What to Paint
So, now you can start. But what do you paint? If you are really just starting out then you may want to get a book that gives you a step-by-step guide as to how to paint a particular scene or painting, then you can learn the methods used to bring the painting to life. Otherwise you may have a favourite photo or a picture from the internet or even an old master that you want to recreate. I really think that trying to copy something that someone has already done is a good way to learn about techniques as it pushes you to try and think about how to do something and in doing so you learn these new techniques that you might not have learnt otherwise.
Whatever you are trying to paint, you should use a number of layers to build up the painting and not try to complete it all in one go! When I say this I mean the following: For the first layer, use the paint 'watered' down with thinners. This is starting the painting using the 'fat over lean' method. In basic terms when you apply paint, the most oily layer (fat) should be on top of the layer with least oil (lean i.e. containing thinners) underneath. If you don't use this method then your painting might subsequent have cracks in it where the different layers of paint dry at different speeds.
There are many different schools of thought as to how to actually paint and what colours to use and this article is not going to be encompassing enough to go through those. Basically on the first layer apply it with thinners in a loose manner (i.e. the painting does not have to be precise at this stage). The main aim is to cover all of the canvas with some paint to provide a foundation. As you apply more and more layers - the number of layers is up to you - the paint should have more oil in it as you go on. So for example in the next layer you could use half linseed oil and half thinners as a medium and then the layer after linseed oil with no thinners.
Cleaning Brushes
The common school of thought is to clean brushes with turps or a specific brush cleaner. However, I find it better (I think on the environment as well as the smell and keeping the brushes for longer) to use soap and warm water. Soap can be just a simple soap or you can use washing up liquid. Make the brush wet then build up a lather with the soap. Rinse out the paint with warm water and repeat until the brush is clean.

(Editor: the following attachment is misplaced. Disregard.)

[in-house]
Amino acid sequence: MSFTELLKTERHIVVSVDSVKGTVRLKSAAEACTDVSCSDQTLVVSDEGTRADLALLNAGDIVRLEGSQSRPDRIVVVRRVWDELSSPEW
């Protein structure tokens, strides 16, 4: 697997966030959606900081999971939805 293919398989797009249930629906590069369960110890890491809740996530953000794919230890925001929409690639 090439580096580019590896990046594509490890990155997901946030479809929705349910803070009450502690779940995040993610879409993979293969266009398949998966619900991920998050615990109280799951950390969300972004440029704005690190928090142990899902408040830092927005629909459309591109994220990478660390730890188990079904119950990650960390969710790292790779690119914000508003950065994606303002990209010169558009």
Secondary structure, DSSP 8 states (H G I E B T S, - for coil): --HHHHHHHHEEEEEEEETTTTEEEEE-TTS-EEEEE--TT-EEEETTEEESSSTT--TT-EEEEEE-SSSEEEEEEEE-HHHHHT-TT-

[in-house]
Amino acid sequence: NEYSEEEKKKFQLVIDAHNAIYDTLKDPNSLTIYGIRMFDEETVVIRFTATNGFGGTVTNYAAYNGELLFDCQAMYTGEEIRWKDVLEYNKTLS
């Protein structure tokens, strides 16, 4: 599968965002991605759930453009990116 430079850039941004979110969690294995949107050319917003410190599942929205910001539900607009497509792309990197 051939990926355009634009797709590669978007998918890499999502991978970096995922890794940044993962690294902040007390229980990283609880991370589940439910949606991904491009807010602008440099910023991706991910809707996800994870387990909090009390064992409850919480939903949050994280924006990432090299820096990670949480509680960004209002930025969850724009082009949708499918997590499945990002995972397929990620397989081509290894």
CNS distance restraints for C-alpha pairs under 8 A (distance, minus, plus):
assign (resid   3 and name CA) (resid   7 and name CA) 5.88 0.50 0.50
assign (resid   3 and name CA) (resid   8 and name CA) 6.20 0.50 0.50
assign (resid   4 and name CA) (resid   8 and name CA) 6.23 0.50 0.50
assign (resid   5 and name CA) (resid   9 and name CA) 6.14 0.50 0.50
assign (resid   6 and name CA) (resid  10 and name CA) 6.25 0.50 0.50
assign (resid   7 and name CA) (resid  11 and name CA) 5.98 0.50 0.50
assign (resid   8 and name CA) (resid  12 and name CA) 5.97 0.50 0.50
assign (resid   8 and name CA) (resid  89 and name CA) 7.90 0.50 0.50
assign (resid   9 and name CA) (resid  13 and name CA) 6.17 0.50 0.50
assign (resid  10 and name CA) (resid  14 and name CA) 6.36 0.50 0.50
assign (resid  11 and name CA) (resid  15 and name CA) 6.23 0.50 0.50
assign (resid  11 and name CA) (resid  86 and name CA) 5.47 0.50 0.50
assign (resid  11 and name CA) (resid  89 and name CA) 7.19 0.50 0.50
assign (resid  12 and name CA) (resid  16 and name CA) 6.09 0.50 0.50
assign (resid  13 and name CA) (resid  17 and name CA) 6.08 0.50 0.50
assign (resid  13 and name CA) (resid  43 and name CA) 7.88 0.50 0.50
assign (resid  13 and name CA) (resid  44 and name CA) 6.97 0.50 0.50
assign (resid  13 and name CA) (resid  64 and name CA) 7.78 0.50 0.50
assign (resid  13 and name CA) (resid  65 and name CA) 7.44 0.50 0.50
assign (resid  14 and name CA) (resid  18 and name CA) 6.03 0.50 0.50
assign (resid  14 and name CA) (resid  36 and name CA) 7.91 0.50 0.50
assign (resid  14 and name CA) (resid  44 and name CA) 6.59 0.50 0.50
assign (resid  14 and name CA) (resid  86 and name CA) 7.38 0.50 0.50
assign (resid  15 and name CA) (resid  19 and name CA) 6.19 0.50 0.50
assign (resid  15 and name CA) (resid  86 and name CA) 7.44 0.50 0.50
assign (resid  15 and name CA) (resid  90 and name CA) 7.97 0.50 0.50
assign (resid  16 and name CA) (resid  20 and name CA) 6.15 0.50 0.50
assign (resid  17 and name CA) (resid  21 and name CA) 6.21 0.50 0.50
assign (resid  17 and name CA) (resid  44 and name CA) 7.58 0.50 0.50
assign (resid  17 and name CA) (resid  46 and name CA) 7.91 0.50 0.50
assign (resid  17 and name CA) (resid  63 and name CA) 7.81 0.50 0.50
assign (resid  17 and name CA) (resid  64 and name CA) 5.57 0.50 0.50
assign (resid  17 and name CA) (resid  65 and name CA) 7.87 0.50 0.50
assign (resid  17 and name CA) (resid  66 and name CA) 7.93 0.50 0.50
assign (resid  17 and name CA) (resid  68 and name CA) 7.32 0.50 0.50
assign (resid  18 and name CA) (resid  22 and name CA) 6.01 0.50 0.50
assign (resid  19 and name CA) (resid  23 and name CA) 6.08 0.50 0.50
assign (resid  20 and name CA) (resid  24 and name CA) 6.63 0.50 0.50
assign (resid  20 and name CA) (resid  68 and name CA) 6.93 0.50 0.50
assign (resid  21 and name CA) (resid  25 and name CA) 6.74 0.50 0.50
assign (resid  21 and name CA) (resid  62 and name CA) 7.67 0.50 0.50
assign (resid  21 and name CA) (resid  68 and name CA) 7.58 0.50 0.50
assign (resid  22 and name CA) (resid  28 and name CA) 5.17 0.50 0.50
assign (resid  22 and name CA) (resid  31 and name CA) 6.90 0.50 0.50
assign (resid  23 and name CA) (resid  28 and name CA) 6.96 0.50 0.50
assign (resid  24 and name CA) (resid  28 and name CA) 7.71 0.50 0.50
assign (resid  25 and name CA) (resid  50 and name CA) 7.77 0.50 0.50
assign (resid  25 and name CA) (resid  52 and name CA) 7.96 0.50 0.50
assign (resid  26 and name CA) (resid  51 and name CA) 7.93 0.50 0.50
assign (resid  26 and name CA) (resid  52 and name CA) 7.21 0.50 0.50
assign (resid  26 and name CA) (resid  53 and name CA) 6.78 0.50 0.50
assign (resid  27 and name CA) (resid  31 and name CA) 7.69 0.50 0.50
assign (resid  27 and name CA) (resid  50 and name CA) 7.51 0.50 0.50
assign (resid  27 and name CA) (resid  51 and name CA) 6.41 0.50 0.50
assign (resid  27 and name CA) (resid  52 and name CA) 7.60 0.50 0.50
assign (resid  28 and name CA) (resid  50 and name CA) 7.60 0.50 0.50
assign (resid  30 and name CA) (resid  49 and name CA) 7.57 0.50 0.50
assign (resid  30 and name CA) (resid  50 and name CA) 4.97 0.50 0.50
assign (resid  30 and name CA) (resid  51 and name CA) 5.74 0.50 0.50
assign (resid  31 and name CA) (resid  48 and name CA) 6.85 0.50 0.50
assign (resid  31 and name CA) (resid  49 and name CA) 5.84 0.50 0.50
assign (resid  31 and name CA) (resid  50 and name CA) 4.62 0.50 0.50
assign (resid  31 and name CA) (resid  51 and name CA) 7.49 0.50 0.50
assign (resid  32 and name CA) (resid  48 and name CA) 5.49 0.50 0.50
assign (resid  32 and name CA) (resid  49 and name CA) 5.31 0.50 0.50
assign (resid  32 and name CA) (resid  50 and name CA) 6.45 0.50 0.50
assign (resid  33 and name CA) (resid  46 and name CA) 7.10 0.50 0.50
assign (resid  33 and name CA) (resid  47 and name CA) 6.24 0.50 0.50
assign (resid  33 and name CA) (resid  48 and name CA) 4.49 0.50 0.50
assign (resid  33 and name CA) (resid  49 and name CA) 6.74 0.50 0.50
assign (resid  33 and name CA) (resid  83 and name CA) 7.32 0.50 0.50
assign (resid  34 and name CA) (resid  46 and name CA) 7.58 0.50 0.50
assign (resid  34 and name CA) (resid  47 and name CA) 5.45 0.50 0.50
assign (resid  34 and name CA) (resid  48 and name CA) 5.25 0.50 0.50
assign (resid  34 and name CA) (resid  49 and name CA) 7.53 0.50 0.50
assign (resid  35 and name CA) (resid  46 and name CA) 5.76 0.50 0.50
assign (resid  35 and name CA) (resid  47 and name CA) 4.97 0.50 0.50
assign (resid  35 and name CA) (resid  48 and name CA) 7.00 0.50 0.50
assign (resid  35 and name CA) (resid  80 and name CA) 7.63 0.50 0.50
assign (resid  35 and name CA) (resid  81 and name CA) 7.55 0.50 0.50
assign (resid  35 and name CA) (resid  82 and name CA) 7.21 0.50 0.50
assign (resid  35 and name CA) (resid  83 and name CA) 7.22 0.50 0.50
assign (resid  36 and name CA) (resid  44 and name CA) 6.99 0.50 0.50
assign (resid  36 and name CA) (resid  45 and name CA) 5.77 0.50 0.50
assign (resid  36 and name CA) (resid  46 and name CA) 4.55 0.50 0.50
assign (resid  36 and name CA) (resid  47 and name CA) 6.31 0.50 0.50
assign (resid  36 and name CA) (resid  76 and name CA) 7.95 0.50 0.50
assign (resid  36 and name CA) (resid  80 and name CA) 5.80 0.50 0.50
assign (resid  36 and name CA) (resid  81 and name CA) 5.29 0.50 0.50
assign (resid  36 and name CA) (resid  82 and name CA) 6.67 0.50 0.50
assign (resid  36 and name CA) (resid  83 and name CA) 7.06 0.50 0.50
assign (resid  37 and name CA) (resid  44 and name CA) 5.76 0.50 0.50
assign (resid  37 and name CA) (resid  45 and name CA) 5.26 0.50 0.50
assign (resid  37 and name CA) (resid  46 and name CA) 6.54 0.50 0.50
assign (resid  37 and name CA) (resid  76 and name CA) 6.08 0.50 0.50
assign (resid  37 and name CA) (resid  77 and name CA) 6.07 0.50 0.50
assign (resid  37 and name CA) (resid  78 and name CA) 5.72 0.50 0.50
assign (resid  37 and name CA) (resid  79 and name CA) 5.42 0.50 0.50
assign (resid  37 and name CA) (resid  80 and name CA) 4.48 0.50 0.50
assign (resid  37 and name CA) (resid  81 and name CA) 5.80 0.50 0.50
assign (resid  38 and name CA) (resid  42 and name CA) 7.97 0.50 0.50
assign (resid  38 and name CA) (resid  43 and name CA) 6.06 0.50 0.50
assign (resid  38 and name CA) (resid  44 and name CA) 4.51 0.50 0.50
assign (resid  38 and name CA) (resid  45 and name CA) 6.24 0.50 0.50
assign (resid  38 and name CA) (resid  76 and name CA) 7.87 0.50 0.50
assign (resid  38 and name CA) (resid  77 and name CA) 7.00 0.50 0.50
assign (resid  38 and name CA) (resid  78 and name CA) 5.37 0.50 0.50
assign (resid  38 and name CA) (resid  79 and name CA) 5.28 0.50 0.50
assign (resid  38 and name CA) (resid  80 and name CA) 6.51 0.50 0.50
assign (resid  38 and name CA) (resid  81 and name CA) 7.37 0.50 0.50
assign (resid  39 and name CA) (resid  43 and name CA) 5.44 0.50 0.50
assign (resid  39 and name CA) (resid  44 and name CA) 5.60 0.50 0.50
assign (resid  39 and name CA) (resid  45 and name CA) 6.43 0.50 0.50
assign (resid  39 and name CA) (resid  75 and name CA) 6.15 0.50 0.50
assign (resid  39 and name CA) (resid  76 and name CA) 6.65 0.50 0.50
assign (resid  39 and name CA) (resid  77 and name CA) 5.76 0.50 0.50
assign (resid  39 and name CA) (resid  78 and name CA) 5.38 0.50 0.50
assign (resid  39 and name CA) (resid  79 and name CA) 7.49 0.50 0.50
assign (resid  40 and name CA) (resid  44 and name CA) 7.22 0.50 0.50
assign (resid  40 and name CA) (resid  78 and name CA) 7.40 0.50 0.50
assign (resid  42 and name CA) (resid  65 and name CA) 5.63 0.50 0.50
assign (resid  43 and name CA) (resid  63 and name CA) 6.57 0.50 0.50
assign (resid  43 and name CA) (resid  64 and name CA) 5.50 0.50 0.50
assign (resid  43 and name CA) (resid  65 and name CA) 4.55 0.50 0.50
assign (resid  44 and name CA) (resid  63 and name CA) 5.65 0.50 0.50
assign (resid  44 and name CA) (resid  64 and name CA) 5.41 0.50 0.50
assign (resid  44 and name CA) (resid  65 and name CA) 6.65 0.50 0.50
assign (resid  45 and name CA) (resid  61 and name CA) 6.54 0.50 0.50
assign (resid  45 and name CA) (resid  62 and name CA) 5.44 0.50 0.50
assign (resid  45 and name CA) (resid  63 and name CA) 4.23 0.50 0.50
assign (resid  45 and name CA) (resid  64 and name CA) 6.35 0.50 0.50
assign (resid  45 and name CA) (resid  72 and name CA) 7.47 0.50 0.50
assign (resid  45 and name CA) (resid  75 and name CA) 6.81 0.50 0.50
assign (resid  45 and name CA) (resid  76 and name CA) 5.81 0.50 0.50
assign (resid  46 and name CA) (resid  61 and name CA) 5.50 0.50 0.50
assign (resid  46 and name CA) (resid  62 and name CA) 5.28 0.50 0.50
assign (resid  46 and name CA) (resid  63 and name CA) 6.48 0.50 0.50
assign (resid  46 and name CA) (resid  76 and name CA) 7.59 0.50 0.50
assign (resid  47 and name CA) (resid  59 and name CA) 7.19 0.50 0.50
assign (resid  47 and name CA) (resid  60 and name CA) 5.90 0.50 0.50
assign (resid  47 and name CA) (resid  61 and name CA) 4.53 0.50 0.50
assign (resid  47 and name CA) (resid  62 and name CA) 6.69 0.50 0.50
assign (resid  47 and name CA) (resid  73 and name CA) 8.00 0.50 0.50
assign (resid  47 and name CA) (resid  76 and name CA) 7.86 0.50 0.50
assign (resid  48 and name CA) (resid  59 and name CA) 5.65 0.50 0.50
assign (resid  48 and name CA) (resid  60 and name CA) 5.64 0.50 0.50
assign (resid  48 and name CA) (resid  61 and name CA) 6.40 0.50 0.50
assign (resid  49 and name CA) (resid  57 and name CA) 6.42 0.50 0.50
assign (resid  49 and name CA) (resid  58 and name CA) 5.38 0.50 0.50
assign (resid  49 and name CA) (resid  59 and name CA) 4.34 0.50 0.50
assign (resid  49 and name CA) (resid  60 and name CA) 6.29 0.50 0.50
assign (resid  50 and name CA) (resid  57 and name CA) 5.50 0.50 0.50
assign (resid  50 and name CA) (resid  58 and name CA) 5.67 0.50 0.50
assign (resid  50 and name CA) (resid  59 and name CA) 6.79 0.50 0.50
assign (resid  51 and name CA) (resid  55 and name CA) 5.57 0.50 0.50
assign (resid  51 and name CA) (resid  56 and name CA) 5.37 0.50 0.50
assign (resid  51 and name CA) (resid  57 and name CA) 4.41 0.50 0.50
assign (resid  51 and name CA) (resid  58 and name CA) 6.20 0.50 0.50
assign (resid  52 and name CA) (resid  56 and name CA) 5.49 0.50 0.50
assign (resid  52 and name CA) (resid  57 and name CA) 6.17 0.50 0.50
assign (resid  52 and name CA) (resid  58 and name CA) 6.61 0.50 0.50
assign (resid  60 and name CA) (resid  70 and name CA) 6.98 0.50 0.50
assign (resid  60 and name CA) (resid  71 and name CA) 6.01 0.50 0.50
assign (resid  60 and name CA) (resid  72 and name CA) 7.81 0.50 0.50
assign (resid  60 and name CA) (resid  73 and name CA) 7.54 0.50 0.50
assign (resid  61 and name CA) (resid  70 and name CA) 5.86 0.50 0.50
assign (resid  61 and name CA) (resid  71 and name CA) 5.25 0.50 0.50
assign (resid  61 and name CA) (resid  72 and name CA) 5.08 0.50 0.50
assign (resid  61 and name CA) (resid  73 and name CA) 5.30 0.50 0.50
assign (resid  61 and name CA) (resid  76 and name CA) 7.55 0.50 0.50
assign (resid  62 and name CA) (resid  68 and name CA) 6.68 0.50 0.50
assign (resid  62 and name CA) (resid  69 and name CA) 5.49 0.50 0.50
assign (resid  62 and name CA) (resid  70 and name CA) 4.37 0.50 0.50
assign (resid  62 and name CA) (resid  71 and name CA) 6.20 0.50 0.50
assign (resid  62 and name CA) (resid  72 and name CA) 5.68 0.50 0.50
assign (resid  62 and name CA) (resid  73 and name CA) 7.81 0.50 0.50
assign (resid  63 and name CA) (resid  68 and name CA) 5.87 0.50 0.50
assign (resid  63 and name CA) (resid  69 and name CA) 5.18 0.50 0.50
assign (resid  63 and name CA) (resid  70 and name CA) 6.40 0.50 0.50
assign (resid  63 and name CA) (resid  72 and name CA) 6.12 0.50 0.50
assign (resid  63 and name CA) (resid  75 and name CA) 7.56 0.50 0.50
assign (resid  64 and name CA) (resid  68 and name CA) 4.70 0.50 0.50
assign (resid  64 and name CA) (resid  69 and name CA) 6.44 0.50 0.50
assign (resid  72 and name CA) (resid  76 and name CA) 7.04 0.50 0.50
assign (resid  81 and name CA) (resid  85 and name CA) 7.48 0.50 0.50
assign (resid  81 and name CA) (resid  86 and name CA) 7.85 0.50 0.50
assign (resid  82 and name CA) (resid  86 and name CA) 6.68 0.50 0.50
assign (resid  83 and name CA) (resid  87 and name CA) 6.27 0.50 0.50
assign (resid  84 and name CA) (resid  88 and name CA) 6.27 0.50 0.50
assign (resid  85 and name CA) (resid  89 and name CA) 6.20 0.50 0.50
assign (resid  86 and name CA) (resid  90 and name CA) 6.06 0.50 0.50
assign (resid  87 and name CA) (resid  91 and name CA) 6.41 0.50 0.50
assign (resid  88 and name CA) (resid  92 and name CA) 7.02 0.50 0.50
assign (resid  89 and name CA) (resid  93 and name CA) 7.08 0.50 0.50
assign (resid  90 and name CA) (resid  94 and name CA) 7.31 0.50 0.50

Oil paints do take a reasonable time to dry - particularly if you compare them to acrylics. Paint with more thinners in will dry quicker however and you can also buy mediums that will make the paint dry quicker (e.g. liquin). The first layer with thinners should dry reasonably quickly, particularly if you are using earthy colours. It is up to you if you wait for the layers to dry, quite often this depends on the type of painting you are doing, or if you add subsequent layers on top of the wet paint. If you do this then just be careful to work in definite strokes and to clean your brush often so that the paint does not 'muddy' and mix layers together more than you would like.
So in summary, for the complete beginner in oils I would say this. Get yourself a box of student oil paints, some thinners, some linseed oil, a palette, 2 or 3 brushes in different sizes, and a canvas. Choose a subject or get a book that gives you step by step instructions. Paint in layers 'fat over lean'. Keep practising!
There have been lots of books written on the subject and I would advise you if you are really serious about painting with oils to get hold of one that gives you all the detailed information but this article is just to give you a few hints and tips to start you off.
The author has been a professional artist for 5 years and supplies paintings to individuals, interior designers and hotels in addition to having a passion for art spanning over 30 years